Latest News (hidethedecline)

Original Temperatures: Turkey

Posted by Frank Lansner (frank) on 24th December, 2013
Latest News (hidethedecline) >>

Data Sources for Turkish temperature data:

1) Meteorological yearbooks 1929-39, 41-49, 55,62-69,71
2) WWR Turkey to 1970 (mostly 1951-70)
3) GHCN v2 Raw
4) Tutiempo and ECA web sites

In my previous writing on Turkish temperatures, “RUTI TURKEY”, I worked with GHCN V2 raw temperature data. A sad experience because GHCN´s temperature data is so dramatically limited just to show short periods of data, especially for datasets of rural nature.
Fig 1

From “RUTI TURKEY”: Countless rural Turkish data sets are cut down to the short period 1960-90. Only for larger city stations do we find a few datasets 1930-2012.

Therefore I have been rather excited to see what data it is that GHCN has avoided. In this writing I have therefore used GHCN V2 raw temperature data and extended with raw data from other sources (Met. Year books, WWR and Tutiempo).
Doing so I find that that GHCN V2 raw for turkey does not only have an issue with massive data limitation, it also appears that GHCN raw is not that “raw” or “unadjusted”. In some cases GHCN raw versions are indeed adjusted versions:

Fig 2

GHCN raw data in some cases have been adjusted so that data until 1960 is normally raw data, but the 1960´ies and even more 1970-90 GHCN data are sometimes warm adjusted.

As we can also see above, the ECA&D datasets in many cases for Turkey are often short. It seems that GHCN staff thinks that 1960-90 is the best quality of data from Turkey while ECA&D seems to find mostly the 1991-2012 period useful. However, as is normally the case, the adjusted ECA&D temperature data often show warmer data 1990-2012 than Tutiempo.

Fig 3

Despite the above observations, several datasets from Turkey show little or no difference between GHCN and the 3 sources of original temperature data. Stations like this (with smaller adjustments of data) are typically coastal stations or urban stations that normally have more heat trend than locations in shelter of ocean air. As we see in general, it is mostly stations located in shelter of ocean air that has its data adjusted. And thus, it is the typically cold trended areas that mostly have its data adjusted.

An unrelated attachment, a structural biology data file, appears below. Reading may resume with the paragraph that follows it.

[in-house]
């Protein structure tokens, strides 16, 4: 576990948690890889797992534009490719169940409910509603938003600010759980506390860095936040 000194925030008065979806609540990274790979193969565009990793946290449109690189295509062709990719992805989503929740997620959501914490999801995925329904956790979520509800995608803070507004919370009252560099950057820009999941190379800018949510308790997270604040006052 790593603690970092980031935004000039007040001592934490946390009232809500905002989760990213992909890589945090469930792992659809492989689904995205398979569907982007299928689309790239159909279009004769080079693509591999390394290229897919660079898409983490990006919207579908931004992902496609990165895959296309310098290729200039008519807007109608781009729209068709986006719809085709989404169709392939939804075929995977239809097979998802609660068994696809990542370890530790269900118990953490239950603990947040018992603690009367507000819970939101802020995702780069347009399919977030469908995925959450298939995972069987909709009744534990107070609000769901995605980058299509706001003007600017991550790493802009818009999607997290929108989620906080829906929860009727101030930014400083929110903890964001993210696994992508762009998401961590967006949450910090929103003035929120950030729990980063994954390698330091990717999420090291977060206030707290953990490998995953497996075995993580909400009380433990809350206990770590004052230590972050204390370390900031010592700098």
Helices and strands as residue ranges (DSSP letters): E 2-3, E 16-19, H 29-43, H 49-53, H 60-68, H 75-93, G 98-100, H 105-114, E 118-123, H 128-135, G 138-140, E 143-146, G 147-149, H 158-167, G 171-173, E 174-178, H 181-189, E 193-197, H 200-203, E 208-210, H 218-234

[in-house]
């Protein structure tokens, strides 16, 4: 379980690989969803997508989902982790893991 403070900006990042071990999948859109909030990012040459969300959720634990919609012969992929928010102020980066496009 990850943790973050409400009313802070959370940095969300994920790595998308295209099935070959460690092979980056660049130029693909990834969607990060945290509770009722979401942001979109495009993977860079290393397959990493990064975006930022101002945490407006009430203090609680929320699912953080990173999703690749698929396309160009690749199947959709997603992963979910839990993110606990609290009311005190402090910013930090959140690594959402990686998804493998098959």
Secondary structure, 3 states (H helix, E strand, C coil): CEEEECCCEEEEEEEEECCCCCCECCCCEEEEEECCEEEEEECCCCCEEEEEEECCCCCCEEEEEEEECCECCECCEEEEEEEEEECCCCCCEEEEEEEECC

Approach to restore long temperature series for Turkey 1900-2007

For GHCN data isolated, the GHCN adjustments gives more heat trend.
Since Tutiempo data normally do not seem warm adjusted like GHCN (See ORI-TEMPS introduction), then a combined temperature series going from the warm adjusted GHCN data to Tutiempo data will create a false and too cold temperature trend. Therefore we cannot just extend warm adjusted GHCN with Tutiempo data to get longer temperature series.

The easiest approach to get longer temperature series for Turkey is to simply exclude the GHCN data when it appears to be warm adjusted like in the examples above. That is, we could just use Original data, WWR and Tutiempo.

However, these datasets often have some gabs mostly in the 1960´ies and 1970´ies that can be filled out by interpolating the particular years from the GHCN series.

Thus, the procedure of restoring longer Turkish temperature series is:
1) When GHCN data appears not warm adjusted:
Use GHCN as is and extend with original data from meteorological year books + data from WWR + Tutiempo data when possible.
2) When GHCN data appears warm adjusted:
Use Original temperature data from meteorological year books + data from WWR + Tutiempo data.
Gabs will be filled in by interpolating from GHCN as long as the size of GHCN adjustment appears clearly.

The use of GHCN data in 2) to fill gabs generally will not change long term trends but is done simply to achieve more continuous data series. If no gabs where filled by GHCN data, trends would generally remain the same.

Approach to restore long temperature series for Turkey 2008-2012

As mentioned, to a large extend I have used tutiempo data until 2007 for Turkey.
But from 2008, Tutiempo data for Turkey appear scrambled, a bit like “Spanish Scrambling” described in ORI-TEMPS SPAIN.